[MUD-Dev] Logical MUD Areas

Adam Martin amsm2 at cam.ac.uk
Thu May 10 11:26:19 New Zealand Standard Time 2001

----- Original Message -----
From: "Koster, Raph" <rkoster at verant.com>
To: <mud-dev at kanga.nu>
Sent: Wednesday, May 09, 2001 3:51 PM
Subject: RE: [MUD-Dev] Logical MUD Areas

>> -----Original Message-----
>> From: Brad Triem
>> Sent: Wednesday, May 09, 2001 12:23 AM
>> To: mud-dev at kanga.nu
>> Subject: Re: [MUD-Dev] Logical MUD Areas

>> * the below is my opinion and not an accusation of another's point
>> of * thought *

>> We aren't in "Strange World" yet.  You are at the helm.  To think
>> that you are online and someone is "typing" to you, and considering
>> it as rape is absurd, in my opinion.  You could easily turn off
>> your monitor if what you are seeing someone else type doesn't agree
>> with you.  It isn't like someone is standing in front of you with a
>> death grip on you with rape in their eyes.  It is the same as those
>> who drive by an adult book store and bitch about the fact that it
>> is there, as opposed to those who "choose" to enter it.  Allowing
>> yourself into a situation is much different than being forced into
>> a situation.

>> This will hold true until we are so deep in the virtual world that
>> a virtual hacker could actually tap into your brain neurons and
>> prevent your muscles from reacting to the "thought" of removing
>> yourself from a virtual situation.

> But this exact thing DOES happen with just text. Have you never had
> the experience of something sudden and surprising on a mud resulting
> in an adrenalin rush, a mental freeze-up, joy, sadness, or anger?
> Those are physiological reactions triggered by our
> perceptions. Perhaps they would go away with immersion goes away,
> but they are nonetheless real. I've certainly many times had the
> experience of just forgetting I could log off (during an argument,
> for example).

There is also a fair amount of research on the possibility of
convincing yourself that something you know isn't real in fact is
real, and vice versa (I'm not talking about mere suspension of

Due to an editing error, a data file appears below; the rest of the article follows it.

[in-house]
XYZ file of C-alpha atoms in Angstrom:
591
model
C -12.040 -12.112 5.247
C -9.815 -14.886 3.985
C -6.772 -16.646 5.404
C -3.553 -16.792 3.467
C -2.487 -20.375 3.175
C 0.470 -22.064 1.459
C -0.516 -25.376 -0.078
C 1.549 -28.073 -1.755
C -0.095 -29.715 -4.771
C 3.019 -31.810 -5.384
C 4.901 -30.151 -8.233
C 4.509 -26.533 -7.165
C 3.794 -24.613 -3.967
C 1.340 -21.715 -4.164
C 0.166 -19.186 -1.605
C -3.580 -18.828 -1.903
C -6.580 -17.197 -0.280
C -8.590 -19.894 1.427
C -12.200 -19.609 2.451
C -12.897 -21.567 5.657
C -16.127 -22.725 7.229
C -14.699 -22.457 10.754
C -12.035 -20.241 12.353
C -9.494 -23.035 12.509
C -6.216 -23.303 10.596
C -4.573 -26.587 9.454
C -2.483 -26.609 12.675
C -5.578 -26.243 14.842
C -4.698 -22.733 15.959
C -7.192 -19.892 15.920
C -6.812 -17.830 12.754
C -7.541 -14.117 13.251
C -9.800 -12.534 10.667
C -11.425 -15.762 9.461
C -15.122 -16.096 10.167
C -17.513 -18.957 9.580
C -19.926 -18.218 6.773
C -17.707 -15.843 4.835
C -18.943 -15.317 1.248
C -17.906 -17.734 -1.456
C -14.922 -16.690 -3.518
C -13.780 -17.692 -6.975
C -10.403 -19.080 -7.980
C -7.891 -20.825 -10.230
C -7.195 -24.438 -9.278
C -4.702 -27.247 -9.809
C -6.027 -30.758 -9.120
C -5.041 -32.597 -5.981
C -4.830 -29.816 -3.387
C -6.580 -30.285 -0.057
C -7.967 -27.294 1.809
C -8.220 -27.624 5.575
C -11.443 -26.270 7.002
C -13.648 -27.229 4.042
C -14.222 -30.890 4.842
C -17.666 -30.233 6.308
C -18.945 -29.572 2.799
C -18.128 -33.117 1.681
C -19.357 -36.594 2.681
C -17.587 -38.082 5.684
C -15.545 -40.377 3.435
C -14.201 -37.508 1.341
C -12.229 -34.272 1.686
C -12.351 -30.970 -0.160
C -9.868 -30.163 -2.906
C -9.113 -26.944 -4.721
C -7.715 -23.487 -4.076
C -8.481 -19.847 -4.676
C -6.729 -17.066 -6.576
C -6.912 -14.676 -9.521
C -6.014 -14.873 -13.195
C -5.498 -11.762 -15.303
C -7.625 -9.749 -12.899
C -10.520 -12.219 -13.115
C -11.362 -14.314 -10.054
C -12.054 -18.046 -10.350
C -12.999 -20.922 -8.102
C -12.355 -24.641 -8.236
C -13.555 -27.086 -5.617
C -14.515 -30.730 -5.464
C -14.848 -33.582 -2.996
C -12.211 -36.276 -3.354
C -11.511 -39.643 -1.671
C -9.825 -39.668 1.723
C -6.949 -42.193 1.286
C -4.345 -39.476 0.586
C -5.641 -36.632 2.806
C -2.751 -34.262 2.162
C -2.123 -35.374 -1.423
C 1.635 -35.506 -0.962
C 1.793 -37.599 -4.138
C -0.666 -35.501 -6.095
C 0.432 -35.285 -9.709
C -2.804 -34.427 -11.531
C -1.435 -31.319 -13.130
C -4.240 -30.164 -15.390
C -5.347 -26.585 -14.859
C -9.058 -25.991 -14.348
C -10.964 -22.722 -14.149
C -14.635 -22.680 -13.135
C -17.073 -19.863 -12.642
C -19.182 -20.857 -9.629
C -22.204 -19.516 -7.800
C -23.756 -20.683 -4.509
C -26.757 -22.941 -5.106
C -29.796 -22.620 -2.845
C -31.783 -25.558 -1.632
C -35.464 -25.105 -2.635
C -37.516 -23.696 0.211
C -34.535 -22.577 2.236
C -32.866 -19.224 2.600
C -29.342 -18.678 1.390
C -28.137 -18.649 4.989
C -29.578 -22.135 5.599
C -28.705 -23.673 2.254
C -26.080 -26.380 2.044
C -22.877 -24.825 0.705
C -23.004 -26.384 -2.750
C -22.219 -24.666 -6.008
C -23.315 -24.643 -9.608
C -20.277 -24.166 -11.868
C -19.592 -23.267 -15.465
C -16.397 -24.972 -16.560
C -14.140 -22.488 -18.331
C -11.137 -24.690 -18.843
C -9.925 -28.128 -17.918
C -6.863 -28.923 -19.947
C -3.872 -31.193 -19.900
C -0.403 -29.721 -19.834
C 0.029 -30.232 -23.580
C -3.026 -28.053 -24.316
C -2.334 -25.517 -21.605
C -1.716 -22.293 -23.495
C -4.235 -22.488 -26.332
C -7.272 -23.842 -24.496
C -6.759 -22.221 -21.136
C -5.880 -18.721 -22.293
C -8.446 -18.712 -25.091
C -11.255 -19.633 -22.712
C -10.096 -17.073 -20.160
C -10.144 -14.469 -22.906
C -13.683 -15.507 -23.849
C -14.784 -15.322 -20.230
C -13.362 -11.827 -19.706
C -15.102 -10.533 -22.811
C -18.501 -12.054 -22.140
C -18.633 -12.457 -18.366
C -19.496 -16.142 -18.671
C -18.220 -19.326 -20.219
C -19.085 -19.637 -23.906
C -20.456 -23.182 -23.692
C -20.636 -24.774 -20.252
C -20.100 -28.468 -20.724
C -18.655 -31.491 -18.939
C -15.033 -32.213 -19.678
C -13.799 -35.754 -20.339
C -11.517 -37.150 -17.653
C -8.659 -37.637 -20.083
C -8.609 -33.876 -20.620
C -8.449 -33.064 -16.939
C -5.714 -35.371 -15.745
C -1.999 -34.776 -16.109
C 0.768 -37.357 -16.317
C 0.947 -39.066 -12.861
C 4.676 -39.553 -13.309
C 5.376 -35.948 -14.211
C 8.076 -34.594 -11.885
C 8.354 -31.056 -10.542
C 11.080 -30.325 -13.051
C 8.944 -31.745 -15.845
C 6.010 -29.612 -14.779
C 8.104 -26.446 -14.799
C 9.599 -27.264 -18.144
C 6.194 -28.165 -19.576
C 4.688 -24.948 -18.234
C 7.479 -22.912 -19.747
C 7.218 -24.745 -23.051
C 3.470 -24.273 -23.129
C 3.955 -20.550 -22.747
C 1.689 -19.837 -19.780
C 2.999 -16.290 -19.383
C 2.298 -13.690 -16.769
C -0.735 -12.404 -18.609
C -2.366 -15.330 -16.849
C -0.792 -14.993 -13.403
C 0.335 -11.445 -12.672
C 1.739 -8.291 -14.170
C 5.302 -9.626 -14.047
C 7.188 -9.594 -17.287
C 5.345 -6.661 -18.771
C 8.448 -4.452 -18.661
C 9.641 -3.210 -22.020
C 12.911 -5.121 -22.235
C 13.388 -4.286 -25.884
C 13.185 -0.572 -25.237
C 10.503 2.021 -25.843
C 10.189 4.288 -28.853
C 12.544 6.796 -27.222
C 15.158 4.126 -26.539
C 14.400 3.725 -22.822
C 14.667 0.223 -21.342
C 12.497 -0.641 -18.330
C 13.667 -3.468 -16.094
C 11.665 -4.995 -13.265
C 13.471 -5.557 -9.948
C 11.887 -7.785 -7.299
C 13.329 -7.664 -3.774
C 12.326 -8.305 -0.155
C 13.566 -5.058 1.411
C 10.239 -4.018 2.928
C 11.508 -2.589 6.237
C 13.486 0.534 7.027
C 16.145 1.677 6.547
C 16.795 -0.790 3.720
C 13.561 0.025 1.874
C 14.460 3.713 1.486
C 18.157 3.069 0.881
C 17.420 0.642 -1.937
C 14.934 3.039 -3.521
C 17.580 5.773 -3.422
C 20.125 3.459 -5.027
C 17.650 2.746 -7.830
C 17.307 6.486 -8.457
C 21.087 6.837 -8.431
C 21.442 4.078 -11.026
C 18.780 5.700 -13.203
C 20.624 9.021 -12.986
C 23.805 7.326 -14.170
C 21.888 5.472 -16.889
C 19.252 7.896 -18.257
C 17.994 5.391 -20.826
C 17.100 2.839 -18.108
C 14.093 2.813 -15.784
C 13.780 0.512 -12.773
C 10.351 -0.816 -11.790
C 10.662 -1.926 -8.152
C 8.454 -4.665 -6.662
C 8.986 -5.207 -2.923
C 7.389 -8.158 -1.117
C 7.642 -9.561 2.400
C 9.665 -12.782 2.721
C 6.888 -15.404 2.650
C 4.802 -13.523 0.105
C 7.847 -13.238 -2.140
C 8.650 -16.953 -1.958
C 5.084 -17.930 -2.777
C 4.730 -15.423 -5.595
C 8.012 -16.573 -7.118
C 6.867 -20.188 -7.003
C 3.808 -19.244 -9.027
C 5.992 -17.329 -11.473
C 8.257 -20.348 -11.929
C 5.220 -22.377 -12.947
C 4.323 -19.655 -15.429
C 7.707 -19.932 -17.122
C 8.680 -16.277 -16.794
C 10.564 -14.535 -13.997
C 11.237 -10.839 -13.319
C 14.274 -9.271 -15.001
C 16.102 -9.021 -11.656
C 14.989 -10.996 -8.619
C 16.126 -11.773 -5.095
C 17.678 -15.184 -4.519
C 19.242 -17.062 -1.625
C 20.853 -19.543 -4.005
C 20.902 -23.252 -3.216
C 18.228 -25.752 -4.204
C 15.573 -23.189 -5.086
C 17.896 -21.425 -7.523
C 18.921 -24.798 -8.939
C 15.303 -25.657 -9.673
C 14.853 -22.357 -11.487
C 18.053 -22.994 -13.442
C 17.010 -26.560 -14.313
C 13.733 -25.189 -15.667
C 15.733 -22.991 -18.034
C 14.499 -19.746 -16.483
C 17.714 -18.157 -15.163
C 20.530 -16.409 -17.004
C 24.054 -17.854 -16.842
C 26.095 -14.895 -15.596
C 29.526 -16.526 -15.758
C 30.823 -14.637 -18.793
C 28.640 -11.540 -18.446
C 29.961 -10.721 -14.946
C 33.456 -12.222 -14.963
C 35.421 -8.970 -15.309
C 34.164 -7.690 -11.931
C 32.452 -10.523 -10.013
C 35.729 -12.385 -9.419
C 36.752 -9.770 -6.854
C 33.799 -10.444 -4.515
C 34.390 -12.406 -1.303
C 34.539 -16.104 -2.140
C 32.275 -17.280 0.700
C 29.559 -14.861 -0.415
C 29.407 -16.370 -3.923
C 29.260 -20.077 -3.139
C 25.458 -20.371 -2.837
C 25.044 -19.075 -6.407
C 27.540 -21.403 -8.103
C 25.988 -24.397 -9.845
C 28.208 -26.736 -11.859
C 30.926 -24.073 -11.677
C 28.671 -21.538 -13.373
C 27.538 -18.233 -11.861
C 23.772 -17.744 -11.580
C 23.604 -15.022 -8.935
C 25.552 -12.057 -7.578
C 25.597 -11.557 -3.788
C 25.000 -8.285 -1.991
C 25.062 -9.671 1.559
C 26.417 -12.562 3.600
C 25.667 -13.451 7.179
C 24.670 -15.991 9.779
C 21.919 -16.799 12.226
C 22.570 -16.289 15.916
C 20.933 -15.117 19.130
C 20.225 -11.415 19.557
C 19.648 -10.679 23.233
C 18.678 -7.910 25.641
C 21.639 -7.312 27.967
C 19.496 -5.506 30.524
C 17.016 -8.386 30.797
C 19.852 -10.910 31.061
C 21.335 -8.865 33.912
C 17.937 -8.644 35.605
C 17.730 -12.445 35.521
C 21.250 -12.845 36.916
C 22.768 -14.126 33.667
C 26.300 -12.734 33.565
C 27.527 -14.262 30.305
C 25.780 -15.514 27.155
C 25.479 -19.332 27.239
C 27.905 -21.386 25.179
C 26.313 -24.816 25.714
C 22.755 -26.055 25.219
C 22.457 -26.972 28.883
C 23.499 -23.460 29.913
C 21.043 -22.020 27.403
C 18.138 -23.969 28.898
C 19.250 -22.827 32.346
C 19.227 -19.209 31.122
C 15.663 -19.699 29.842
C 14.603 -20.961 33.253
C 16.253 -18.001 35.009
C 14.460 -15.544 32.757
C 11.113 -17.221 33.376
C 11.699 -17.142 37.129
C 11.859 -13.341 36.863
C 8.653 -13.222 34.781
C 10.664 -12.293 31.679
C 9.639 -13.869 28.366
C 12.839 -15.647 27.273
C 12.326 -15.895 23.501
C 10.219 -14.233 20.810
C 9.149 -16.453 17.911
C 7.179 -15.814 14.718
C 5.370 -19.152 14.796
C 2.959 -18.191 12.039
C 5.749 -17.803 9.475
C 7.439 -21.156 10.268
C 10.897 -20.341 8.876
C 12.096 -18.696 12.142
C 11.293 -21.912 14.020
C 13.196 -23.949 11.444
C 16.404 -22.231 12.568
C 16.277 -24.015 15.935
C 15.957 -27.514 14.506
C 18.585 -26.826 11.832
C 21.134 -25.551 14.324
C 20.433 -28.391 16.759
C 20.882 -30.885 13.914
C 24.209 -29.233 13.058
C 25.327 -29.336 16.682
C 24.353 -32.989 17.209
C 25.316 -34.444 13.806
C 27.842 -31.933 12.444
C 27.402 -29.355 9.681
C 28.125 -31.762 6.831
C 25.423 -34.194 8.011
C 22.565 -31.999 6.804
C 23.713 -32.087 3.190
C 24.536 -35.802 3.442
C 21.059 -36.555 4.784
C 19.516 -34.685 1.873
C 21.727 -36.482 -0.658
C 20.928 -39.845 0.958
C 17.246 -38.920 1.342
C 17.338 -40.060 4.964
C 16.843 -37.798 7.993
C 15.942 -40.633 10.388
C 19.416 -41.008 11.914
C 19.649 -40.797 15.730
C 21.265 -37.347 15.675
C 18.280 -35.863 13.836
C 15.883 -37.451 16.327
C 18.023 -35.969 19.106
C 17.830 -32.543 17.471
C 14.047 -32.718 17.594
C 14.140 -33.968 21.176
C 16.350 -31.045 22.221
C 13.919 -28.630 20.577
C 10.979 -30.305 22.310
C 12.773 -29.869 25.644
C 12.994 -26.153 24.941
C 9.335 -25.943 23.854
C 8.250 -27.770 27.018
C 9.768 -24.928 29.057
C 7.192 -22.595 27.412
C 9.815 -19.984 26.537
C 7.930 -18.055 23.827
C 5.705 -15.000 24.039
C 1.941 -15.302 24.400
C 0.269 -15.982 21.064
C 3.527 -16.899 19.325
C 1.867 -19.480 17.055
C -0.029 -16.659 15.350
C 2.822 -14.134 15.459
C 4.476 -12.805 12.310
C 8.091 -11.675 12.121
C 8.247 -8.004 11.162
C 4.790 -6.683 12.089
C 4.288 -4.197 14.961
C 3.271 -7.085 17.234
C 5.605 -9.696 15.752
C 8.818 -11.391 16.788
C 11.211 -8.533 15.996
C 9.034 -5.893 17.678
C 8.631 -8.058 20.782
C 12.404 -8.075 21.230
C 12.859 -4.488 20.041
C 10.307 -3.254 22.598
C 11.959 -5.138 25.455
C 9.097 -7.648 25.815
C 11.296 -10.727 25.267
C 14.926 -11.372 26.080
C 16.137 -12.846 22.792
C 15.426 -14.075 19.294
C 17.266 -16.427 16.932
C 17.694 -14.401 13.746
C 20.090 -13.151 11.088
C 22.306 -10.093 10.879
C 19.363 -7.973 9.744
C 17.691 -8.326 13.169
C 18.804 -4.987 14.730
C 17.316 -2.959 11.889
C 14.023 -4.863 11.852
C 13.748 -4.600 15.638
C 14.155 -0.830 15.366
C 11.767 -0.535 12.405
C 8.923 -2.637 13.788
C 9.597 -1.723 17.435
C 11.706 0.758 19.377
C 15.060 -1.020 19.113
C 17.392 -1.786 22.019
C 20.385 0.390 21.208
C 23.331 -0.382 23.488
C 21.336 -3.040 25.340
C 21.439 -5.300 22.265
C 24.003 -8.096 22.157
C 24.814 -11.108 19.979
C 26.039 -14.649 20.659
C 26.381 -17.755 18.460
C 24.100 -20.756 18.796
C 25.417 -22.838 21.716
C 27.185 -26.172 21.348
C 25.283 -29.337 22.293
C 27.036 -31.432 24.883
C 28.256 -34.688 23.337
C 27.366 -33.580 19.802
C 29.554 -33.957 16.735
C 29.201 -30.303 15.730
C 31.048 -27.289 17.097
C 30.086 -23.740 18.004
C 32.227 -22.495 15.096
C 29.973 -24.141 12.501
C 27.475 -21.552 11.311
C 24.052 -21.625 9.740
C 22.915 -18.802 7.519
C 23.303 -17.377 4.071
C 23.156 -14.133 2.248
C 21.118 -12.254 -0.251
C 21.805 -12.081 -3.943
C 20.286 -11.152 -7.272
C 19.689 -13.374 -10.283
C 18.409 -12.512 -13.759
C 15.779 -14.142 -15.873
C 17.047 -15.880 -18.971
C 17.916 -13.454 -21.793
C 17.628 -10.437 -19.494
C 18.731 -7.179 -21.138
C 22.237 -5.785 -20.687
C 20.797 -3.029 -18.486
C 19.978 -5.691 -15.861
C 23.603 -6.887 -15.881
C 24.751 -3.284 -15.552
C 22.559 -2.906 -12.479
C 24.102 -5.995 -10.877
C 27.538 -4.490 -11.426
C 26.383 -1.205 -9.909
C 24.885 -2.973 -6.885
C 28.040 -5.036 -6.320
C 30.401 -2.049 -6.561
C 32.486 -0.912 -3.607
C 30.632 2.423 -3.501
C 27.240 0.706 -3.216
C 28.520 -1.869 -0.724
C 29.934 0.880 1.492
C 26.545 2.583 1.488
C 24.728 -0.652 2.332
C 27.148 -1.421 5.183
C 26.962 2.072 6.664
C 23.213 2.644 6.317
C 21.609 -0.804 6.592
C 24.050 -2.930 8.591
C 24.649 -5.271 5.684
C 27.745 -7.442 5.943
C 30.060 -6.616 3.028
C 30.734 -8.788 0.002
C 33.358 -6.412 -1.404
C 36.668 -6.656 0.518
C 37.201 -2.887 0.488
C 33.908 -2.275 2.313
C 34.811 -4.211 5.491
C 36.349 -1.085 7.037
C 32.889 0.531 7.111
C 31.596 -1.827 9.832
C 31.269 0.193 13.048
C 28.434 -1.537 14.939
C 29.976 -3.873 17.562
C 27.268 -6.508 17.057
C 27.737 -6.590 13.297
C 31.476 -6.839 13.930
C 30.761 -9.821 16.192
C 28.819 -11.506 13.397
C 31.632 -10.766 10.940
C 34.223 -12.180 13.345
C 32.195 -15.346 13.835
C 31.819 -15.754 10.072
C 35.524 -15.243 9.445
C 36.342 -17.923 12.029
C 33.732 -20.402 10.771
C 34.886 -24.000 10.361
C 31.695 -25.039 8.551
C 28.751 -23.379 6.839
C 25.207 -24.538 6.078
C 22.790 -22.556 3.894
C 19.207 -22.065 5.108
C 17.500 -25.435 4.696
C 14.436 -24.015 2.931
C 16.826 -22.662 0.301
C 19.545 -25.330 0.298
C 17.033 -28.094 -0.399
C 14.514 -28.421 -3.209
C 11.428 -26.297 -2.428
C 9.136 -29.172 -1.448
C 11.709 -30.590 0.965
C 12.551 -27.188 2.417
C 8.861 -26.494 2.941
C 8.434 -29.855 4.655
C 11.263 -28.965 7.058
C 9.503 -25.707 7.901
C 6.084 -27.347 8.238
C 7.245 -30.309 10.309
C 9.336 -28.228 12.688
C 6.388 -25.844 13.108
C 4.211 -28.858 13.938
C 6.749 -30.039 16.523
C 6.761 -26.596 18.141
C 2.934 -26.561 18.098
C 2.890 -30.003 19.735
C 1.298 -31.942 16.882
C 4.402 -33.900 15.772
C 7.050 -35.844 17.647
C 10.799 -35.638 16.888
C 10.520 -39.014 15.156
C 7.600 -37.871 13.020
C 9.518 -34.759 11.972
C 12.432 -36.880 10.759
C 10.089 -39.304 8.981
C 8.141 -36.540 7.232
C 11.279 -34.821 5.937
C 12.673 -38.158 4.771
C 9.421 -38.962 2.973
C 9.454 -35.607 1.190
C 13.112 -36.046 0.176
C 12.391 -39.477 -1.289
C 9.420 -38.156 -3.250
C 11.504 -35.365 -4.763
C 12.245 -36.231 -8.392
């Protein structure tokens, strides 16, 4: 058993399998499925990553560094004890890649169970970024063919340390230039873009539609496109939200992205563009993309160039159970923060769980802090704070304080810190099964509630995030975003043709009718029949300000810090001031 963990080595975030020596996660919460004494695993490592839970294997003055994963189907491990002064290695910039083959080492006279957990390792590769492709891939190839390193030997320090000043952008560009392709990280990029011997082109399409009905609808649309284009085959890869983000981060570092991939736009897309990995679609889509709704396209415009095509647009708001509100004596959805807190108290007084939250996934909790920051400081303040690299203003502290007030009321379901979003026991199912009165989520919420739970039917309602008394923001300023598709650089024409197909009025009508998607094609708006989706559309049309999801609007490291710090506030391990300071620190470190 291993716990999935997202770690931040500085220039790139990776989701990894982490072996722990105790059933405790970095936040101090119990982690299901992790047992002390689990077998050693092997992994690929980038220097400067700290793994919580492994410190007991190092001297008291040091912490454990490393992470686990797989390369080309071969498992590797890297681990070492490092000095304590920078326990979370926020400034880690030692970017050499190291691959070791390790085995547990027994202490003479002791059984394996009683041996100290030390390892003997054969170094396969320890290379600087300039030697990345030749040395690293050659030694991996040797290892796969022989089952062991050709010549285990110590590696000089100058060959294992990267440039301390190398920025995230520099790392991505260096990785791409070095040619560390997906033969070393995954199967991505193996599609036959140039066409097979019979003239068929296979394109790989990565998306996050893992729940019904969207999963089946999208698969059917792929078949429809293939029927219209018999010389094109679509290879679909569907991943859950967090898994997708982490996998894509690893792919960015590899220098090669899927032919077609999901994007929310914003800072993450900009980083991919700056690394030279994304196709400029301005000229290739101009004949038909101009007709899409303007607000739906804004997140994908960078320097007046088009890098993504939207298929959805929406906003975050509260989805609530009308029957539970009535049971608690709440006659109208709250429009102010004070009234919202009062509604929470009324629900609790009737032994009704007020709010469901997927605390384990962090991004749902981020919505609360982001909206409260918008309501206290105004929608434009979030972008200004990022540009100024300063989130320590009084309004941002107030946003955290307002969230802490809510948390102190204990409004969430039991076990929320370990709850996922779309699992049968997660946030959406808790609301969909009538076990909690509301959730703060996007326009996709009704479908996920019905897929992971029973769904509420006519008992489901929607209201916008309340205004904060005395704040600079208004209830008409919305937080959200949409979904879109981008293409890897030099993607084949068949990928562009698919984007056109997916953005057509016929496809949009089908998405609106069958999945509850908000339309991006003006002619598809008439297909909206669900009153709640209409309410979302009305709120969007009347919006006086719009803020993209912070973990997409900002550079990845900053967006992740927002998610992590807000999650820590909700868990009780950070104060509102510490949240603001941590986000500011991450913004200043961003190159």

disbelief, but something a lot more hardcore). All the papers etc I've
read have the common factor that it requires lots of effort/practice
to achieve and that many people who try just can't keep going long
enough to succeed. Two particularly interesting examples I know of

1) Research by Fred Brookes (yes, the same one) at UNC, where they put
people in an immersive VR simulator, took them down into a basement
and let them wander around (without being able to see the physical
world around them). The simulation depicted a room the same size as
the basement, but with a huge deep hole in the middle, with a object
on the far side which people were told to fetch, and a narrow path
round the edge of the walls.  Many people inched very slowly around
the edges, apparently truly afraid. Of course, first time round they
weren't sure whether there was a hole in the basement that no-one had
told them about! But even on successive times, some people couldn't
face just walking across the hole. However, some people just walked
straight across (appearing to float in mid air) first time every time
without hesitation. Apparently it turned out that many of these people
were sub-aqua divers, who had become trained not to be disturbed by
floating unsupported over big empty spaces (ie when near the surface
of the sea, but underwater and looking down).

2) Lucid dreaming. Although there is a lot of seemingly rubbish
pseudo-science on this topic, there have been some apparently
scientific psychiatrist's reports etc - e.g. one woman who managed to
screw up her perception of reality so much that she couldn't tell when
she was dreaming, nor when she was awake, even after waking
up. Allegedly, when driving, she would drive her car up on to the kerb
briefly - if the car carried on going up and started flying, then she
would deduce she was dreaming, otherwise she'd assume she was awake!

Adam M

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